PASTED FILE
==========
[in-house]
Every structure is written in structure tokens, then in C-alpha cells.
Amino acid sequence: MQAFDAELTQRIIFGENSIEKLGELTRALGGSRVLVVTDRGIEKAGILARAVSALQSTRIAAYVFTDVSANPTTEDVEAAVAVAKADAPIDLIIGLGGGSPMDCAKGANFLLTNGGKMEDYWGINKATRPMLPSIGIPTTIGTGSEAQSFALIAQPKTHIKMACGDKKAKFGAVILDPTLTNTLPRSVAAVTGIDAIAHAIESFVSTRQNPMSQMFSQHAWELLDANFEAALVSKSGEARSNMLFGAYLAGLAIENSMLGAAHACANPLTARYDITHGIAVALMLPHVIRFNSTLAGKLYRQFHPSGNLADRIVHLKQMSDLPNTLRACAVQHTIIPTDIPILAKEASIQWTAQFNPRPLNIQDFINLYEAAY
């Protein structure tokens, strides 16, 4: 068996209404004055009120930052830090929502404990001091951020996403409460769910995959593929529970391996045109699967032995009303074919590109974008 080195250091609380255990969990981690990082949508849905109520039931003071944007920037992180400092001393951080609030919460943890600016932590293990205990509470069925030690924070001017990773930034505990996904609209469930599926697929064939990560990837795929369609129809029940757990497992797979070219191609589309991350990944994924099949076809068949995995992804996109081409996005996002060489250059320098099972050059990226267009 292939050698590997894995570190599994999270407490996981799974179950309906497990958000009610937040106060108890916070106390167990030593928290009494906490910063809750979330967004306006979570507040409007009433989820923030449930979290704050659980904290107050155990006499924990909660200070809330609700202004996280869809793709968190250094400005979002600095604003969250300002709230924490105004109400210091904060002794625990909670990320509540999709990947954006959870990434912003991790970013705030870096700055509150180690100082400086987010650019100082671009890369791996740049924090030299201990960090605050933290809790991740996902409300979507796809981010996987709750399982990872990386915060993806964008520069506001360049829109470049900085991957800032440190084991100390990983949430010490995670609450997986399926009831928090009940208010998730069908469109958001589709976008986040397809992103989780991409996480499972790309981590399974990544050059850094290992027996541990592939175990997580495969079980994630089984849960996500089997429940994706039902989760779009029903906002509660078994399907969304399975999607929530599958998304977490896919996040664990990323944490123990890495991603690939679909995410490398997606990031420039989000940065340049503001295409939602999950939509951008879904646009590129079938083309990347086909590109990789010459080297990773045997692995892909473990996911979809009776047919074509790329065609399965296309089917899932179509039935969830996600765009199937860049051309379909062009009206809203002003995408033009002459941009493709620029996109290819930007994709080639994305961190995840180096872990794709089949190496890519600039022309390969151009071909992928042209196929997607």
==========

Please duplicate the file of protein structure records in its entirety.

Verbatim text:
[in-house]
Every structure is written in structure tokens, then in C-alpha cells.
Amino acid sequence: MQAFDAELTQRIIFGENSIEKLGELTRALGGSRVLVVTDRGIEKAGILARAVSALQSTRIAAYVFTDVSANPTTEDVEAAVAVAKADAPIDLIIGLGGGSPMDCAKGANFLLTNGGKMEDYWGINKATRPMLPSIGIPTTIGTGSEAQSFALIAQPKTHIKMACGDKKAKFGAVILDPTLTNTLPRSVAAVTGIDAIAHAIESFVSTRQNPMSQMFSQHAWELLDANFEAALVSKSGEARSNMLFGAYLAGLAIENSMLGAAHACANPLTARYDITHGIAVALMLPHVIRFNSTLAGKLYRQFHPSGNLADRIVHLKQMSDLPNTLRACAVQHTIIPTDIPILAKEASIQWTAQFNPRPLNIQDFINLYEAAY
């Protein structure tokens, strides 16, 4: 068996209404004055009120930052830090929502404990001091951020996403409460769910995959593929529970391996045109699967032995009303074919590109974008 080195250091609380255990969990981690990082949508849905109520039931003071944007920037992180400092001393951080609030919460943890600016932590293990205990509470069925030690924070001017990773930034505990996904609209469930599926697929064939990560990837795929369609129809029940757990497992797979070219191609589309991350990944994924099949076809068949995995992804996109081409996005996002060489250059320098099972050059990226267009 292939050698590997894995570190599994999270407490996981799974179950309906497990958000009610937040106060108890916070106390167990030593928290009494906490910063809750979330967004306006979570507040409007009433989820923030449930979290704050659980904290107050155990006499924990909660200070809330609700202004996280869809793709968190250094400005979002600095604003969250300002709230924490105004109400210091904060002794625990909670990320509540999709990947954006959870990434912003991790970013705030870096700055509150180690100082400086987010650019100082671009890369791996740049924090030299201990960090605050933290809790991740996902409300979507796809981010996987709750399982990872990386915060993806964008520069506001360049829109470049900085991957800032440190084991100390990983949430010490995670609450997986399926009831928090009940208010998730069908469109958001589709976008986040397809992103989780991409996480499972790309981590399974990544050059850094290992027996541990592939175990997580495969079980994630089984849960996500089997429940994706039902989760779009029903906002509660078994399907969304399975999607929530599958998304977490896919996040664990990323944490123990890495991603690939679909995410490398997606990031420039989000940065340049503001295409939602999950939509951008879904646009590129079938083309990347086909590109990789010459080297990773045997692995892909473990996911979809009776047919074509790329065609399965296309089917899932179509039935969830996600765009199937860049051309379909062009009206809203002003995408033009002459941009493709620029996109290819930007994709080639994305961190995840180096872990794709089949190496890519600039022309390969151009071909992928042209196929997607």